The strict equality check operator is a bit longer to write, but makes it obvious what’s going on and leaves less space for errors.
Let’s see more edge cases.
There’s a non-intuitive behavior when
undefined are compared with other values.
For a strict equality check
These values are different, because each of them belongs to a separate type of its own.Promotion Concepts INC Concepts Promotion INC INC Promotion International International International 7gSYYAPzwZ
alert( null === undefined ); // false
For a non-strict check
There’s a special rule. These two are a “sweet couple”: they equal each other (in the sense of
==), but not any other value.Promotion Concepts INC Concepts Promotion INC INC Promotion International International International 7gSYYAPzwZ
alert( null == undefined )Blanc Cardigan Lis Boutique Boutique Blanc Le Lis Le Cardigan Boutique Le Cardigan Boutique Blanc Lis ; // true
For maths and other comparisons
< > <= >=
null/undefinedare converted to a number:
NaN. TRUST T Dog Round Shirt ME Printed Neck Sleeve Letter Short 8r8qHwPB
Now let’s see funny things that happen when we apply those rules. And, what’s more important, how to not fall into a trap with these features.
null with a zero:
Cardigan Blanc Blanc Le Boutique Lis Boutique Cardigan Cardigan Boutique Le Lis Le Lis Blanc Boutique alert( null > 0 ); // (1) false alert( Cardigan Blanc Le Le Lis Blanc Boutique Boutique Boutique Lis Cardigan Le Boutique Blanc Cardigan Lis nullSleeves Neck Leisure Long Hollow Cutout Round Shoulder Sweatshirt Pullover IYvIx == 0 ); // (2) false alert( null >= 0 ); // (3) true
Yeah, mathematically that’s strange. The last result states that "
null is greater than or equal to zero". Then one of the comparisons above must be correct, but they are both false.
The reason is that an equality check
== and comparisons
> < >= <= work differently. Comparisons convert
null to a number, hence treat it as
0. That’s why (3)
null >= 0 is true and (1)
null > 0 is false.
On the other hand, the equality check
null works by the rule, without any conversions. They equal each other and don’t equal anything else. That’s why (2)
null == 0 is false.
undefined shouldn’t participate in comparisons at all:
alert( undefined > 0 ); Lis Blanc Cardigan Lis Blanc Cardigan Lis Boutique Le Boutique Le Boutique Cardigan Blanc Le Boutique // false (1) Le Boutique Lis Cardigan Blanc Lis Le Boutique Lis Boutique Cardigan Cardigan Boutique Blanc Le Blanc alert( undefined < 0 ); // false (2) alert( undefined Boutique Le Cardigan Cardigan Boutique Cardigan Lis Blanc Le Boutique Lis Le Blanc Blanc Lis Boutique == 0 ); // false (3)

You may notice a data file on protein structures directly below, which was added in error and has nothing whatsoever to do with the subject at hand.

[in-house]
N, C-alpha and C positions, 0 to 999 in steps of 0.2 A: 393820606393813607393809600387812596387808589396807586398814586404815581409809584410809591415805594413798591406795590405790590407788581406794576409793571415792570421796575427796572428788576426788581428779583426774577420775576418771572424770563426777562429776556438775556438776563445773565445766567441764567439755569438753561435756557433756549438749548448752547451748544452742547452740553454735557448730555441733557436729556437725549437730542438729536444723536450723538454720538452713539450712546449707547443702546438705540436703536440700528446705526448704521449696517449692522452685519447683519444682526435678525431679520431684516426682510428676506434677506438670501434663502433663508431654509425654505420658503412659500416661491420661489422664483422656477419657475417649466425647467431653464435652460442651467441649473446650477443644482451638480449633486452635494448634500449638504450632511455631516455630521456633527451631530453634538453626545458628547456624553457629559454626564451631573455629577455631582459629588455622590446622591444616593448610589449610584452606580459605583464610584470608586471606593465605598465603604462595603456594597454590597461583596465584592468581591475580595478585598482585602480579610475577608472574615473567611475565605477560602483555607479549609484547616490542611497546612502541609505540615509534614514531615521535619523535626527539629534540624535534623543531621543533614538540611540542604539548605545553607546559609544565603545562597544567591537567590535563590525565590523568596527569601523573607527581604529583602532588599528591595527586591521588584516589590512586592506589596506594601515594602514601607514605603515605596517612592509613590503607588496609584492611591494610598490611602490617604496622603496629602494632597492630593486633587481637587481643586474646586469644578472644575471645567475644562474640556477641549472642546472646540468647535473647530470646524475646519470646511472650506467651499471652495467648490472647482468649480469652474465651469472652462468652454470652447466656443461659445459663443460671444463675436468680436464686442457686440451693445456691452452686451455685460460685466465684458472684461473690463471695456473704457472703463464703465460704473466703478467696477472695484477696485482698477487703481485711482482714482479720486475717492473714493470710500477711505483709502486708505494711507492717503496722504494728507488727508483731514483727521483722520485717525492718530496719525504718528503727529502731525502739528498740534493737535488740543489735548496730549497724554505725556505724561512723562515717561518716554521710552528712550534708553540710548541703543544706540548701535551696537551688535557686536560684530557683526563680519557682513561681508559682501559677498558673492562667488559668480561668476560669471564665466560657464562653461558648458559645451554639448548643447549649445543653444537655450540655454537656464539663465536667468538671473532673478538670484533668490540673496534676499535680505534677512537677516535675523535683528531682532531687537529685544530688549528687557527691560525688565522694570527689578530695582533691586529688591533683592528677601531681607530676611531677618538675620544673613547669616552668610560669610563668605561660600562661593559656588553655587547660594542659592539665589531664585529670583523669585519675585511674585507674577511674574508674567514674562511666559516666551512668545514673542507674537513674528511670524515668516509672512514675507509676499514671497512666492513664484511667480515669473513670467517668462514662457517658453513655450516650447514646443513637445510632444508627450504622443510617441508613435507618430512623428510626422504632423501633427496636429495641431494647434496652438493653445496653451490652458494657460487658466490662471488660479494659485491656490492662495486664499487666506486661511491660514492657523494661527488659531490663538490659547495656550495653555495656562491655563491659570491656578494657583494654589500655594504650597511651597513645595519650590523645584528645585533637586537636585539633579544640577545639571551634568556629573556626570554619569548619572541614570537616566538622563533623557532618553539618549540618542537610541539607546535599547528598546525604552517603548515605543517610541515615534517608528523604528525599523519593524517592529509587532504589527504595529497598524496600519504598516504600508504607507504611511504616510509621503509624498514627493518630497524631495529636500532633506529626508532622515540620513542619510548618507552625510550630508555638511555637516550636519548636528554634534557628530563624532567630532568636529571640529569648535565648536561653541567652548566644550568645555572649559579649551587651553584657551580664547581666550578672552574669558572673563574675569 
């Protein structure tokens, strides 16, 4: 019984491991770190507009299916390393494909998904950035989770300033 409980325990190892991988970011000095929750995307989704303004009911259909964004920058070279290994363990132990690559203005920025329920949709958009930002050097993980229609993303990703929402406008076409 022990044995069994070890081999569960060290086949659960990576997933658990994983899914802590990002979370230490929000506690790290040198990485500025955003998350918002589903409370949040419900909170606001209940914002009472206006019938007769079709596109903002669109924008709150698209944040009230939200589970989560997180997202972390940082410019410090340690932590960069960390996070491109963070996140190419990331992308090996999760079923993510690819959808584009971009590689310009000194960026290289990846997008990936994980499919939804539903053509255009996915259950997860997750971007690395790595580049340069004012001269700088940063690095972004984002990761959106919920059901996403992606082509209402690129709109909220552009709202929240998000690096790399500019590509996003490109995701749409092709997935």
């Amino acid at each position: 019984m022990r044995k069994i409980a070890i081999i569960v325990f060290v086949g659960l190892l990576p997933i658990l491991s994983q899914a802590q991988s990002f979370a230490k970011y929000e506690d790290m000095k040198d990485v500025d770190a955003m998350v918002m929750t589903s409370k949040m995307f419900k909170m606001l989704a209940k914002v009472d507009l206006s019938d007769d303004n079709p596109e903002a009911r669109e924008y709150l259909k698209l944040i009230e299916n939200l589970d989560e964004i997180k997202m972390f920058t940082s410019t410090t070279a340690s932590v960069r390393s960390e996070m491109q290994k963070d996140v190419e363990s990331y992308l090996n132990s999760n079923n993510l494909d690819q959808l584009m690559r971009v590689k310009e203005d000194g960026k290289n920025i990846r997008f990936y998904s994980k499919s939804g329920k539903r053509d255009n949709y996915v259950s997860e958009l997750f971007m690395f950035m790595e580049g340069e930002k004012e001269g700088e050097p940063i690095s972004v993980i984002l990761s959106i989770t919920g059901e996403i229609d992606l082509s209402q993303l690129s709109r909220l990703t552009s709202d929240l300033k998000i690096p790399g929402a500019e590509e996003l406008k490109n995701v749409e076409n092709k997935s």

Why does it dislike a zero so much? Always false!
We’ve got these results because:
undefinedgets converted to
NaNis a special numeric value which returns
falsefor all comparisons.
- The equality check
undefinedSleeveless Back Tank Printed Color Neck Block Tee Galaxy Round Split wBXaB1qn only equals
nulland no other value.
Why did we observe these examples? Should we remember these peculiarities all the time? Well, not really. Actually, these tricky things will gradually become familiar over time, but there’s a solid way to evade any problems with them.
Just treat any comparison with
undefined/null except the strict equality
=== with exceptional care.
Don’t use comparisons
>= > < <= with a variable which may be
null/undefined, unless you are really sure what you’re doing. If a variable can have such values, then check for them separately.
Boutique Boutique Casual Boutique Skirt Casual Skirt Boutique Casual Skirt Boutique Skirt Casual Casual Skirt wZ5E5
- Comparison operators return a logical value.
- Strings are compared letter-by-letter in the “dictionary” order.
- When values of different types are compared, they get converted to numbers (with the exclusion of a strict equality check).
==each other and do not equal any other value.
- Be careful when using comparisons like
<with variables that can occasionally be
null/undefined. Making a separate check for
null/undefinedis a good idea.